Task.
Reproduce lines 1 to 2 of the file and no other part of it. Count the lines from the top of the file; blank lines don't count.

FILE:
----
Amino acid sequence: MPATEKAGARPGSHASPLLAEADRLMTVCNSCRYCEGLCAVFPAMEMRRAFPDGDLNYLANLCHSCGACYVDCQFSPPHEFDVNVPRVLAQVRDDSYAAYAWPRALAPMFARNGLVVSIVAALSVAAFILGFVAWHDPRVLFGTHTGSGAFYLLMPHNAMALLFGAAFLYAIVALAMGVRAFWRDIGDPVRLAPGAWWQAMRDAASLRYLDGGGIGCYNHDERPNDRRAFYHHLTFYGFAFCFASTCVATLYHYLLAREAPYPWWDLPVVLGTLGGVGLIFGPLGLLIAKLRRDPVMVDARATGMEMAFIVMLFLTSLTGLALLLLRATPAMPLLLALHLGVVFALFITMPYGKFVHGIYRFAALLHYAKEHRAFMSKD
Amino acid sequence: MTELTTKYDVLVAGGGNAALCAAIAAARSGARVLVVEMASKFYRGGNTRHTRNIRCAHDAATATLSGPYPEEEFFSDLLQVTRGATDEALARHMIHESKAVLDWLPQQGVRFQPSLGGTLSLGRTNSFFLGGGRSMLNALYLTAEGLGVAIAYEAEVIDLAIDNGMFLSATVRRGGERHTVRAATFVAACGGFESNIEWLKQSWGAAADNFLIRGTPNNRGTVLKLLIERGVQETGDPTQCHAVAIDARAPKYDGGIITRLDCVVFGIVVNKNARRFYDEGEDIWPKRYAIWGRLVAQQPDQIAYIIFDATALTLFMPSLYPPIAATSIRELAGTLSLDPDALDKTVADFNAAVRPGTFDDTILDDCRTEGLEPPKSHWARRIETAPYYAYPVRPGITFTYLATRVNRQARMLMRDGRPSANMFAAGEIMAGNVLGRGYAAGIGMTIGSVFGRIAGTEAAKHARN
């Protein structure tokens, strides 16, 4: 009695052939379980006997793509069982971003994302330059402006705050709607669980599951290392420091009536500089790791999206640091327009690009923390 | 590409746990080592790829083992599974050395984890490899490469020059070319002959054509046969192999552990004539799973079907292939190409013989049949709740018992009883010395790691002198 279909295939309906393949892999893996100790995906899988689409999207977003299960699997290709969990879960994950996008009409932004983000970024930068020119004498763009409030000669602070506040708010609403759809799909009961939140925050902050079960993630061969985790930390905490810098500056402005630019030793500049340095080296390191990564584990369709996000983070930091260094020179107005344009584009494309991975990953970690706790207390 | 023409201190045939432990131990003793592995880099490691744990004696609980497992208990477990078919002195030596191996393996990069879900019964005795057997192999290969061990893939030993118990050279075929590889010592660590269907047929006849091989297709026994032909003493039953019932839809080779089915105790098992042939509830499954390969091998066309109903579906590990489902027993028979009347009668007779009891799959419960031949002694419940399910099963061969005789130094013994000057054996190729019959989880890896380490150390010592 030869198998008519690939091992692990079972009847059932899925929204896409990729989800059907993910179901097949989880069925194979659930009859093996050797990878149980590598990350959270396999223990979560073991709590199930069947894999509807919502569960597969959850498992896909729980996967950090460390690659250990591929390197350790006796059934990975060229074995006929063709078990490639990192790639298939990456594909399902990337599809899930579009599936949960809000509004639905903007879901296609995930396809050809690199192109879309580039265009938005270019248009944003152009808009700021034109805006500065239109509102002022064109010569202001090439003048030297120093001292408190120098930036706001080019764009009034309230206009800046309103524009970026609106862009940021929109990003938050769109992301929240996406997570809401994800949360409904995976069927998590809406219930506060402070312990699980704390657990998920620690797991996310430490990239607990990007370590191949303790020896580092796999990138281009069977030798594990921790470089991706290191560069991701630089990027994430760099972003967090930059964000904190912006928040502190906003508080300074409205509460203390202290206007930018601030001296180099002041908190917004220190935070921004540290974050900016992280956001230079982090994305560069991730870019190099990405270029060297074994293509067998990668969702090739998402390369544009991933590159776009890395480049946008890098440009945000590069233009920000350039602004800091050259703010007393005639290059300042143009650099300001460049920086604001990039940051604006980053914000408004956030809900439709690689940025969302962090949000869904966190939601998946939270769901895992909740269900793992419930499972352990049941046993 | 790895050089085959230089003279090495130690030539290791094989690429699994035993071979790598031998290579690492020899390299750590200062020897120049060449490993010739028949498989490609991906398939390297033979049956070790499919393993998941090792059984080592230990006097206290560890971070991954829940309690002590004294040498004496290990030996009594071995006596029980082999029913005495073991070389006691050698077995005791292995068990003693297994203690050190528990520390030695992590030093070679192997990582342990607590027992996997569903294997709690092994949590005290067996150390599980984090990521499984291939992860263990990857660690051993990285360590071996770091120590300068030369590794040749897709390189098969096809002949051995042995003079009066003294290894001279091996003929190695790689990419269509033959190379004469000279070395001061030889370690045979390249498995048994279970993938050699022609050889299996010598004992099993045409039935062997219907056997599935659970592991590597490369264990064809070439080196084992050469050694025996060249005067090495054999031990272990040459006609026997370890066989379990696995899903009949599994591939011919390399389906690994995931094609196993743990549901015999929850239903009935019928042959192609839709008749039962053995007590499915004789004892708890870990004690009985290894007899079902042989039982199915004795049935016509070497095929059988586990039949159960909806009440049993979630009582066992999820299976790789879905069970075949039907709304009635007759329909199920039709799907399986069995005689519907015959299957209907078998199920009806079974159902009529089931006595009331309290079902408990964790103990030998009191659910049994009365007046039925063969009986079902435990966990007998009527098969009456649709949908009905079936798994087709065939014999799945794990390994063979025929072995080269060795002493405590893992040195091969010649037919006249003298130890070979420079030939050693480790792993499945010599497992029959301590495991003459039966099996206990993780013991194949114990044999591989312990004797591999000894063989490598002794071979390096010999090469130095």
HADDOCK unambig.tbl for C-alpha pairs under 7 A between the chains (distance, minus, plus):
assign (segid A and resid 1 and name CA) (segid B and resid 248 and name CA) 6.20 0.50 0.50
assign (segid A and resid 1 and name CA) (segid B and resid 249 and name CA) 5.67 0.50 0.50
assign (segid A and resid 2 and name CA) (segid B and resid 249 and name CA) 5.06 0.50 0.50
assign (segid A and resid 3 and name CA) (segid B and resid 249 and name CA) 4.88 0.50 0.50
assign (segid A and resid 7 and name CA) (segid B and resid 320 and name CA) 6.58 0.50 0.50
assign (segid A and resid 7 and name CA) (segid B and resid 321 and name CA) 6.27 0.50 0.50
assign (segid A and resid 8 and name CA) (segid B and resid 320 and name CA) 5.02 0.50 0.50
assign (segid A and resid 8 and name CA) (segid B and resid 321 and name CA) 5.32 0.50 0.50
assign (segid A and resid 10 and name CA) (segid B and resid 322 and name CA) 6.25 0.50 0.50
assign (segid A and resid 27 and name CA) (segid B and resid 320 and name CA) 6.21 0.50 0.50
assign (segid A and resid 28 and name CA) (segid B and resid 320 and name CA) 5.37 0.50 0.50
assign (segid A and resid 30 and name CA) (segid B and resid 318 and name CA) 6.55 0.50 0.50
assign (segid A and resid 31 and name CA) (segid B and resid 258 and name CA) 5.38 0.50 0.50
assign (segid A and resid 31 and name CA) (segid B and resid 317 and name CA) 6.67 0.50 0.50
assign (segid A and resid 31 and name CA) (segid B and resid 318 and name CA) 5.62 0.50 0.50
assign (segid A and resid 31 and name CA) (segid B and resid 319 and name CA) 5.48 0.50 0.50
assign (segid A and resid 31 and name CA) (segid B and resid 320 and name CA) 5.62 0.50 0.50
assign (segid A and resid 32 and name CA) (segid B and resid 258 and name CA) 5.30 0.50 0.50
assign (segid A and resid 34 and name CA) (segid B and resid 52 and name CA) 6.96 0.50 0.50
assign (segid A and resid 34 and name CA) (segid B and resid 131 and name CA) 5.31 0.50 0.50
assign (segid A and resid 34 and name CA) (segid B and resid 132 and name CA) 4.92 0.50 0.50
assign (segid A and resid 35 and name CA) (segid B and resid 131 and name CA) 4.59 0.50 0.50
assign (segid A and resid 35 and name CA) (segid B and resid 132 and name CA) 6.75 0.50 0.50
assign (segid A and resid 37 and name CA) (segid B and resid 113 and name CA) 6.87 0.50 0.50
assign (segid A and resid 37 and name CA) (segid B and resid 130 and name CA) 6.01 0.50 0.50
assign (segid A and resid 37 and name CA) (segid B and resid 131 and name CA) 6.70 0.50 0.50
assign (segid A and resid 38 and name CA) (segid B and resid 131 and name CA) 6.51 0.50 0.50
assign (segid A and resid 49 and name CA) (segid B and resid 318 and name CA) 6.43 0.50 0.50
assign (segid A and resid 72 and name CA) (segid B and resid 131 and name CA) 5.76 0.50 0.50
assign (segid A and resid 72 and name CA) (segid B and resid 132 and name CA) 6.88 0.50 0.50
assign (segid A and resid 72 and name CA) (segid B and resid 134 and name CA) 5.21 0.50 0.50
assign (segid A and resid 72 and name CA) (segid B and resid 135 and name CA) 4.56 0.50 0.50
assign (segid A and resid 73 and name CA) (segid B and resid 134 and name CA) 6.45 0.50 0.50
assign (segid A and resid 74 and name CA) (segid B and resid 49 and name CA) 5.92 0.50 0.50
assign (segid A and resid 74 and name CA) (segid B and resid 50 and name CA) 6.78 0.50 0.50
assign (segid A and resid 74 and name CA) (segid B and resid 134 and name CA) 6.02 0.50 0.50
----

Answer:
Amino acid sequence: MPATEKAGARPGSHASPLLAEADRLMTVCNSCRYCEGLCAVFPAMEMRRAFPDGDLNYLANLCHSCGACYVDCQFSPPHEFDVNVPRVLAQVRDDSYAAYAWPRALAPMFARNGLVVSIVAALSVAAFILGFVAWHDPRVLFGTHTGSGAFYLLMPHNAMALLFGAAFLYAIVALAMGVRAFWRDIGDPVRLAPGAWWQAMRDAASLRYLDGGGIGCYNHDERPNDRRAFYHHLTFYGFAFCFASTCVATLYHYLLAREAPYPWWDLPVVLGTLGGVGLIFGPLGLLIAKLRRDPVMVDARATGMEMAFIVMLFLTSLTGLALLLLRATPAMPLLLALHLGVVFALFITMPYGKFVHGIYRFAALLHYAKEHRAFMSKD
Amino acid sequence: MTELTTKYDVLVAGGGNAALCAAIAAARSGARVLVVEMASKFYRGGNTRHTRNIRCAHDAATATLSGPYPEEEFFSDLLQVTRGATDEALARHMIHESKAVLDWLPQQGVRFQPSLGGTLSLGRTNSFFLGGGRSMLNALYLTAEGLGVAIAYEAEVIDLAIDNGMFLSATVRRGGERHTVRAATFVAACGGFESNIEWLKQSWGAAADNFLIRGTPNNRGTVLKLLIERGVQETGDPTQCHAVAIDARAPKYDGGIITRLDCVVFGIVVNKNARRFYDEGEDIWPKRYAIWGRLVAQQPDQIAYIIFDATALTLFMPSLYPPIAATSIRELAGTLSLDPDALDKTVADFNAAVRPGTFDDTILDDCRTEGLEPPKSHWARRIETAPYYAYPVRPGITFTYLATRVNRQARMLMRDGRPSANMFAAGEIMAGNVLGRGYAAGIGMTIGSVFGRIAGTEAAKHARN